Often, when people hear that I am a pitcher, their first question is “how fast do you throw?” As a pitcher, coach and avid student of the art and science of pitching for well over a couple decades it pains me to answer the question. Answering with a quick two digit number makes me an accomplice to stripping the craft of pitching to the point of being naked in a New Hampshire snowstorm. It is unfair and cruel.
It is actually a reasonable question. It is just that it forces me into an answer that over simplifies what comprises an effective pitcher. I believe people ranging from baseball laymen to major league scouts over value velocity. Don’t get me wrong, velocity is a key to effective pitching, but it is given too much weight.
The most important element to effective pitching is command of the fastball. Just like in real estate, location is critical. Hitters would rather see a fastball at 90 mph waist high over the middle of the plate than an 85 mph on the black low and away. I just saw Tom Glavine of the Mets open this MLB season on Sunday against the Cardinals. He threw his fastball between 82-84 mph (he hit 86 twice) and the Cardinals scored only one run in six innings. Let me put that in perspective, the average MLB fastball is 90 mph, 83 mph is a good high school fastball.
To bring my point home take a look at these stats from last year. The pitcher with the slowest average fastball in the National League last year was 21 year veteran Jamie Moyer (he started the year in the American League), second slowest was four time Cy Young award winner Gregg Maddux, fourth was two time Cy Young award winner Tom Glavine. In the American League it goes as follows, the second slowest pitcher was last years All Star game starter and World Series game winner Kenny Rogers, fourth slowest was Cy Young award winner Barry Zito and sixth was the perennially formidable Mike Mussina. These "slow" throwing guys are some of the top pitchers in the world. All the while, the minor leagues are loaded with guys who can throw well into the 90’s and will never throw a pitch in the Major Leagues.
So, why are people obsessed with velocity? The same reason they love fast cars, the dunk, the knock out punch and the home run. It is exciting and macho. It speaks to the testosterone part of the love affair people have with sports. And yes, I am guilty of loving it too. I enjoy throwing a splitter in the dirt that the batter chases. I enjoy throwing a curve that freezes the batter like a deer staring into headlights. But there is nothing like rearing back throwing the high hard one and watching the batter swing through it while the ball pops loudly in the catchers glove, dust fly’s from the mitt and the ump signals strike three!!! God, I love that!
In reality it is very rare to have the kind of fastball that a pitcher can blow by a good hitter at will. Typically, a pitcher that throws hard will have success until they enter a level in which it no longer works, then they are lost. A pitcher who throws 90mph probably breezed through every league they played in through high school and even many colleges. Then suddenly throwing 90mph over the heart of the plate doesn’t work any more. Instantly, they need to make adjustments or they fail. Unfortunately, this type of pitcher has had so much success with their fastball that often their instinct is to try and throw harder to work their way out of trouble. That approach does not work. When pitchers try to muscle the ball they will most often either lose velocity or incrementally increase the velocity at the expense of movement and location, this is a terrible trade off. Another reason it is not a good idea to muscle up is that it increases the probability of getting injured. When the experienced pitcher gets into trouble, ala Glavine, he will take something off a pitch or throw within his usual velocity range but make sure to throw a good pitch. A good pitch means it is located well, moves well and has good deception or any combination of the three. The pitch will have reasons behind it. Every pitch is sensitive to context; this is how a good pitcher can make a batter look silly on a 72 mph pitch.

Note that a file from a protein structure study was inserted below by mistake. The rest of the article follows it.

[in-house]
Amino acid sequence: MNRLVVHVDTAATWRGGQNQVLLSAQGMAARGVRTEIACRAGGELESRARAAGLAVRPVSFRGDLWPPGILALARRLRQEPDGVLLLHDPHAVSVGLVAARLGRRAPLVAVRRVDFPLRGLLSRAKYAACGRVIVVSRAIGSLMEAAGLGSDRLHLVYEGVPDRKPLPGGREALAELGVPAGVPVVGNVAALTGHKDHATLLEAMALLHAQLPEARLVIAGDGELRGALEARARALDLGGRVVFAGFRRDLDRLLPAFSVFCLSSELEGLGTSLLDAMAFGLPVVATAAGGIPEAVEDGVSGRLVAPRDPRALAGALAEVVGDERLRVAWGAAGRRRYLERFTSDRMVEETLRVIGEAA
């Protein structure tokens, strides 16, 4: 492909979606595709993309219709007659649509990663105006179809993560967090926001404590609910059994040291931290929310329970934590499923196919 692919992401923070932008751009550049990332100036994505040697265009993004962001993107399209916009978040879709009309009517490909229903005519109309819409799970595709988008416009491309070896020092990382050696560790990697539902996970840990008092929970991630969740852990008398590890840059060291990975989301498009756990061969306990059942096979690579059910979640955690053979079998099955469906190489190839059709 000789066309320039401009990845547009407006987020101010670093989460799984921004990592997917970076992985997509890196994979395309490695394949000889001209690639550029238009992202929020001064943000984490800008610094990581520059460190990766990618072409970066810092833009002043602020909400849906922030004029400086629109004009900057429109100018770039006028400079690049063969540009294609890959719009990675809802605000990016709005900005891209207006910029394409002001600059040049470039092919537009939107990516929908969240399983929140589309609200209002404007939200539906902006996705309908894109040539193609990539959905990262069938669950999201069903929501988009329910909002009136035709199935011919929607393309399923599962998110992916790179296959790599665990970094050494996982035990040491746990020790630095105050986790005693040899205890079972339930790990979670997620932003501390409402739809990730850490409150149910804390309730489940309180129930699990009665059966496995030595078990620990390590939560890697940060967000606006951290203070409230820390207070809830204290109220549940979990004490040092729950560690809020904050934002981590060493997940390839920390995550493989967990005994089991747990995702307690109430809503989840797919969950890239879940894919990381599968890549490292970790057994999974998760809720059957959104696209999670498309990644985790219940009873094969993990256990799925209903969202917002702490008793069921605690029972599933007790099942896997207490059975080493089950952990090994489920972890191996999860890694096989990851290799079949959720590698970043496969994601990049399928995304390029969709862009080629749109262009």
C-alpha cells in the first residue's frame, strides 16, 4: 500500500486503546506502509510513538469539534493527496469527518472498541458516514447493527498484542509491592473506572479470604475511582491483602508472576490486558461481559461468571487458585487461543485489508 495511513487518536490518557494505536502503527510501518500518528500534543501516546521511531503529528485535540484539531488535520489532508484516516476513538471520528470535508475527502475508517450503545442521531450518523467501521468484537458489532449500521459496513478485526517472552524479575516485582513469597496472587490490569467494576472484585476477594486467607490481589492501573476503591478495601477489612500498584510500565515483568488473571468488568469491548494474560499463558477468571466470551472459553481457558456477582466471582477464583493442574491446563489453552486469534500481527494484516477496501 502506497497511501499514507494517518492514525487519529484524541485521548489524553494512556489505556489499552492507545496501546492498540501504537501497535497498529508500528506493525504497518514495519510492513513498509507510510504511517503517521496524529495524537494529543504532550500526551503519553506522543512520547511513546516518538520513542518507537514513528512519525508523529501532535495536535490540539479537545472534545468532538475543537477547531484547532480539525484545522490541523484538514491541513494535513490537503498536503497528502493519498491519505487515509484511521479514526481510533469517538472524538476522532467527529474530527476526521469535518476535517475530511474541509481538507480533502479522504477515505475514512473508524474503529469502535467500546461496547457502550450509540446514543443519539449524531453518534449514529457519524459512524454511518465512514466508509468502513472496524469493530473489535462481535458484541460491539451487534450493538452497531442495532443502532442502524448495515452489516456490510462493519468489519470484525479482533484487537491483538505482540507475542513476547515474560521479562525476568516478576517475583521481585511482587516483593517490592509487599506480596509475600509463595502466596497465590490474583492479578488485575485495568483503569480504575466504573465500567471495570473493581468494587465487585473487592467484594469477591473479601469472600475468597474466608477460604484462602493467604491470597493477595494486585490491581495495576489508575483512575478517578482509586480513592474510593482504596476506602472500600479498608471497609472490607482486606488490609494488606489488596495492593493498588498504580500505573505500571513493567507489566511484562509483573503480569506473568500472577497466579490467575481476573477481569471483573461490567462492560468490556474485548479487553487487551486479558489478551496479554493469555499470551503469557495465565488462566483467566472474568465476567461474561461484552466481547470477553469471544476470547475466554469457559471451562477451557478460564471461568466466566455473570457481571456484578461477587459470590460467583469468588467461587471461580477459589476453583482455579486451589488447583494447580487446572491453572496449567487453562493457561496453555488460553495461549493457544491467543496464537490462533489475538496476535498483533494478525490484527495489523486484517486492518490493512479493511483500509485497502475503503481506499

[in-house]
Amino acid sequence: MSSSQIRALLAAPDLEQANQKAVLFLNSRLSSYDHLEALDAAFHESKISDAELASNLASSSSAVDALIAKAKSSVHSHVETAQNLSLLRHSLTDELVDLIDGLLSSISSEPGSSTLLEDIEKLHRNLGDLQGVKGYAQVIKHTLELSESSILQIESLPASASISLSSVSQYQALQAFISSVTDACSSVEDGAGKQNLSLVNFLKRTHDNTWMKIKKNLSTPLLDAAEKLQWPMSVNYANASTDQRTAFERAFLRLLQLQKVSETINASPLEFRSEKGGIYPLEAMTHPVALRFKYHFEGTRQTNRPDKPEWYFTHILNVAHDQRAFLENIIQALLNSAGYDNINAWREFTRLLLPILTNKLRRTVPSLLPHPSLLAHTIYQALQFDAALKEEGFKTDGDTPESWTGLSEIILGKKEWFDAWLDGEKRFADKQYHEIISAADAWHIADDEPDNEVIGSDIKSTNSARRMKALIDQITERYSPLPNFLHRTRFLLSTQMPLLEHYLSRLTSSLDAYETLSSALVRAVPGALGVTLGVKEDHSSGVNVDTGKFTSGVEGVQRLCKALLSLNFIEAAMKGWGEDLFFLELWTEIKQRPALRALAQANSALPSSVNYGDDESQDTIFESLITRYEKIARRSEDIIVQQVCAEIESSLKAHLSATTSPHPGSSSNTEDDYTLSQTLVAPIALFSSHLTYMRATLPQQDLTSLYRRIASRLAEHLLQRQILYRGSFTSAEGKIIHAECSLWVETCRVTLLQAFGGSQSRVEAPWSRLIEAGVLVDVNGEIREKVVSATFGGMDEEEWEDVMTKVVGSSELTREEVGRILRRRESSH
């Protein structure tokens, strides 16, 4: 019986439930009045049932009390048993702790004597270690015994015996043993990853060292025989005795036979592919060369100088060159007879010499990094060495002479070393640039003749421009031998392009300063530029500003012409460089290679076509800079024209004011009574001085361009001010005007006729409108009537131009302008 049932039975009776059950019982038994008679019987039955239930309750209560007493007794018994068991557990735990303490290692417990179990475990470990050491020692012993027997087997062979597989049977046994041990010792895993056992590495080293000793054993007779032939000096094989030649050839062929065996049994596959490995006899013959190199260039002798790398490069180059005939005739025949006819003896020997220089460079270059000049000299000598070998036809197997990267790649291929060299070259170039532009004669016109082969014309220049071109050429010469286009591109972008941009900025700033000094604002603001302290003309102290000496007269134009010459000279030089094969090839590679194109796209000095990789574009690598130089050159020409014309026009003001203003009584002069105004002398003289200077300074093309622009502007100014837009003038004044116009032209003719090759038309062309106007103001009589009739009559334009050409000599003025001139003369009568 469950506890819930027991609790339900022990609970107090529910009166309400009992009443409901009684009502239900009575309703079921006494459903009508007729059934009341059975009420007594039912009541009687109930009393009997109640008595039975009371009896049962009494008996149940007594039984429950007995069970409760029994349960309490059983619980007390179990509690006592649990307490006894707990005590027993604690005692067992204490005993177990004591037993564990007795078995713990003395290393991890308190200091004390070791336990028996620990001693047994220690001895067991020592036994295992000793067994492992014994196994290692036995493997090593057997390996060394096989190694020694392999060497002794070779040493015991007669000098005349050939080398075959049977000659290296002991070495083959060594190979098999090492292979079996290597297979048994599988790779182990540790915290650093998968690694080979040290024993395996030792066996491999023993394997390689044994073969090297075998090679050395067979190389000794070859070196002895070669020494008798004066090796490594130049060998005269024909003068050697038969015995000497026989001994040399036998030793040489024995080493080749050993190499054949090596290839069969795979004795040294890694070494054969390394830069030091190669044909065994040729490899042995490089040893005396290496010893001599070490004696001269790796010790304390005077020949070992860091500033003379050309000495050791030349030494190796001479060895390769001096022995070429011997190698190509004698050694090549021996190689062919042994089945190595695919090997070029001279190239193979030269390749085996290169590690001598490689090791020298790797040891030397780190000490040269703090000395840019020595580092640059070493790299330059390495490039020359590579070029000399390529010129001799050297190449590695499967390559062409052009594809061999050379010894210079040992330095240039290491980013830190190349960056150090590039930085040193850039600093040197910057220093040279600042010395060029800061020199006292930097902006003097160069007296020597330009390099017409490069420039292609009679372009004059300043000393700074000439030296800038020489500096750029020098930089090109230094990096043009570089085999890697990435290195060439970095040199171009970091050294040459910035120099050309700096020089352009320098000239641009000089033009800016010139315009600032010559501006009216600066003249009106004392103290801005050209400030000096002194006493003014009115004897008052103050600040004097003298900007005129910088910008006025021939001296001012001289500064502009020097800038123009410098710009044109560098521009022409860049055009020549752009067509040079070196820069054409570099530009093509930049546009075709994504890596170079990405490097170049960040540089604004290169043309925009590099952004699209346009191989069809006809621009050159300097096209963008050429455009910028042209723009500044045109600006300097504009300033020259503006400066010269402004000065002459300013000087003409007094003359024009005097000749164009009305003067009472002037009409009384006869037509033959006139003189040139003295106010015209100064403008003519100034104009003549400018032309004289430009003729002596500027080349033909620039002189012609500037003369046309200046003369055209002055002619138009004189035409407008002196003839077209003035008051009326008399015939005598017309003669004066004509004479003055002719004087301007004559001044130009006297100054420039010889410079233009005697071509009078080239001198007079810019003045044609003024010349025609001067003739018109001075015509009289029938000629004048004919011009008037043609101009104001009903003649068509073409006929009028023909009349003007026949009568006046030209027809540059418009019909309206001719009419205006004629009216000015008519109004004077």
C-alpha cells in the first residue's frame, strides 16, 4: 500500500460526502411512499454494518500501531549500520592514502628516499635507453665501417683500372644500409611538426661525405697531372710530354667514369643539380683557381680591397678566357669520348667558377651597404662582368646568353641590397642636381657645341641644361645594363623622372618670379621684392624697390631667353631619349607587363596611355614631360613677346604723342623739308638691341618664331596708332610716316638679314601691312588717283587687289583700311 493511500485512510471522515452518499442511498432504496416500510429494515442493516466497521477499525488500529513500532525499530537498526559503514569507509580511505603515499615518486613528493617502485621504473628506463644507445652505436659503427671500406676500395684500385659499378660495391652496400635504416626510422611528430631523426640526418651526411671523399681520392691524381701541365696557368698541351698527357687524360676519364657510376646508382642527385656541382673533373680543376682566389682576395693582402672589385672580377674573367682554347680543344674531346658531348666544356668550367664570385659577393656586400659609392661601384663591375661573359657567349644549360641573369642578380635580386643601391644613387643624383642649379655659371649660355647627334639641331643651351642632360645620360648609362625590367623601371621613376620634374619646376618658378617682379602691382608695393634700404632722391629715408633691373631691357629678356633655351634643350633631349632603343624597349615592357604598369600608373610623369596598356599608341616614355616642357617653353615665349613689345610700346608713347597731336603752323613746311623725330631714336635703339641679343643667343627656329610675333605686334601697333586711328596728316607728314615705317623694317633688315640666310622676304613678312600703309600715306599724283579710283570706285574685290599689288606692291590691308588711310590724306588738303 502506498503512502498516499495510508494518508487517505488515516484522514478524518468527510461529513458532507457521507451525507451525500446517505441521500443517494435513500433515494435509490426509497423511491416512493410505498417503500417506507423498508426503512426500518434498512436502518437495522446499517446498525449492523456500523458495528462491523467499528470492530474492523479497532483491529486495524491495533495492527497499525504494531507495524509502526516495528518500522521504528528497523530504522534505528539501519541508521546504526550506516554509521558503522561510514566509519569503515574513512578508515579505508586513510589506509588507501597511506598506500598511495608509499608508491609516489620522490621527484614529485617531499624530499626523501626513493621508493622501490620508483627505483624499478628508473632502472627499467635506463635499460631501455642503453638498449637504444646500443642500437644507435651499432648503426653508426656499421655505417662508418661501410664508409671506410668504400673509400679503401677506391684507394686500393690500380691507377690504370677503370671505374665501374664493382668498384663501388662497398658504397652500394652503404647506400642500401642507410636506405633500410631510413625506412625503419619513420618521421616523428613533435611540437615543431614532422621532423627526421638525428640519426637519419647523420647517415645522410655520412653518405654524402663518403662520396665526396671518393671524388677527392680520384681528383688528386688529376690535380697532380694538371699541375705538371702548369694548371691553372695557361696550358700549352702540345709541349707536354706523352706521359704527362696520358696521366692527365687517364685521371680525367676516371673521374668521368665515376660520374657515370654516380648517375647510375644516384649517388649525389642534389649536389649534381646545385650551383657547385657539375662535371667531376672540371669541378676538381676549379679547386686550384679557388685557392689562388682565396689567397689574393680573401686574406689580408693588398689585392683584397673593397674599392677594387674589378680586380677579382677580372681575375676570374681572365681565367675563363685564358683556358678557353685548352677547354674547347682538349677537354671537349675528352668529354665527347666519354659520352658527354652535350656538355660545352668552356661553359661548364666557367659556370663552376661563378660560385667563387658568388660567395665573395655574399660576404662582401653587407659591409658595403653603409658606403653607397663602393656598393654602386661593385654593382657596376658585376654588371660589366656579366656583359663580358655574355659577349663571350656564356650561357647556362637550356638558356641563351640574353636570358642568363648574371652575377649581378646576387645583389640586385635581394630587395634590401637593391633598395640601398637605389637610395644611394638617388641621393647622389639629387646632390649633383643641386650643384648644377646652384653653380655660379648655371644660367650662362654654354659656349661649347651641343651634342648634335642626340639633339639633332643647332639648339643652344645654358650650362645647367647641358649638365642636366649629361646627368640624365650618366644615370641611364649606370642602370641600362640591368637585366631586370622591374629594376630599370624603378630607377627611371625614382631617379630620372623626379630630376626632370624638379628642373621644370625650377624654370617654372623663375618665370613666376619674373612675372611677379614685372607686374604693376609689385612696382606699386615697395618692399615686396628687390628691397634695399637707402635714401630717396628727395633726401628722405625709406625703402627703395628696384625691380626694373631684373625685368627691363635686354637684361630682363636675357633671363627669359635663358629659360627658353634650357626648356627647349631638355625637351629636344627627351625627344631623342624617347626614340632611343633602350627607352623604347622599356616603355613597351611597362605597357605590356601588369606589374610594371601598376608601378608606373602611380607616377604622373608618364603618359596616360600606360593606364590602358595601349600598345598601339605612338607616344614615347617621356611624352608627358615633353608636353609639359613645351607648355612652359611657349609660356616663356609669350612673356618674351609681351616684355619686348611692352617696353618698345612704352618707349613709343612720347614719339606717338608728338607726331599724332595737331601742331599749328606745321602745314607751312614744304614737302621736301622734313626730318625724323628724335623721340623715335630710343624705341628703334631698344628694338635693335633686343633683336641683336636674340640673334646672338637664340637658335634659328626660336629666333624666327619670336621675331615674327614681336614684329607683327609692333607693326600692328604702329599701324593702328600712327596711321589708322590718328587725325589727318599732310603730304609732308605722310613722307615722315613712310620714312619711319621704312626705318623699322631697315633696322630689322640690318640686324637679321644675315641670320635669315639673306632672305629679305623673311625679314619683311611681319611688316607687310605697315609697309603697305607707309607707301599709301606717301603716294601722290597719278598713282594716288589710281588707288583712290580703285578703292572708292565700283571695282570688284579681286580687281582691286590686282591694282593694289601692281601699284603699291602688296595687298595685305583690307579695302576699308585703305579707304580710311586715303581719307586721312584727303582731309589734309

Now that I have exhorted my views on how velocity is overrated, let me sing its praises. No pitcher in his right mind would ever turn down MPH on his fastball. Velocity allows a pitcher to make mistakes and get away with it more often than a soft tosser. A pitcher with command and great velocity has the potential to be superstar. Pedro Martinez and Roger Clemens had command (of more than one pitch) and great velocity, which is a horrifying combination to batters. I would also like to clarify that guys like Glavine, Maddux, Zito, Rogers and Moyer excel at the Major League level not only with great command of their “slow” fastballs but they have splendid secondary pitches. Glavine has a great changeup, Maddux has devastating movement on his sinker and a excellent changeup, Zito has an incredible curve ball and a good changeup, and Moyer has a superb change, good curve and an uncanny ability to mix his pitches so that batters are constantly off balance. Lastly, there is a limit to how slow a fastball can be while still maintaining its place as the foundation of every pitchers repertoire. I don’t believe a pitcher can survive in the Major Leagues without a fast ball that is at least in the low 80’s, and that is a rare breed.
So at the risk of sounding like a wise guy, next time someone asks me how fast I throw I might tell them fast enough to make hitters swing ahead of my changeup.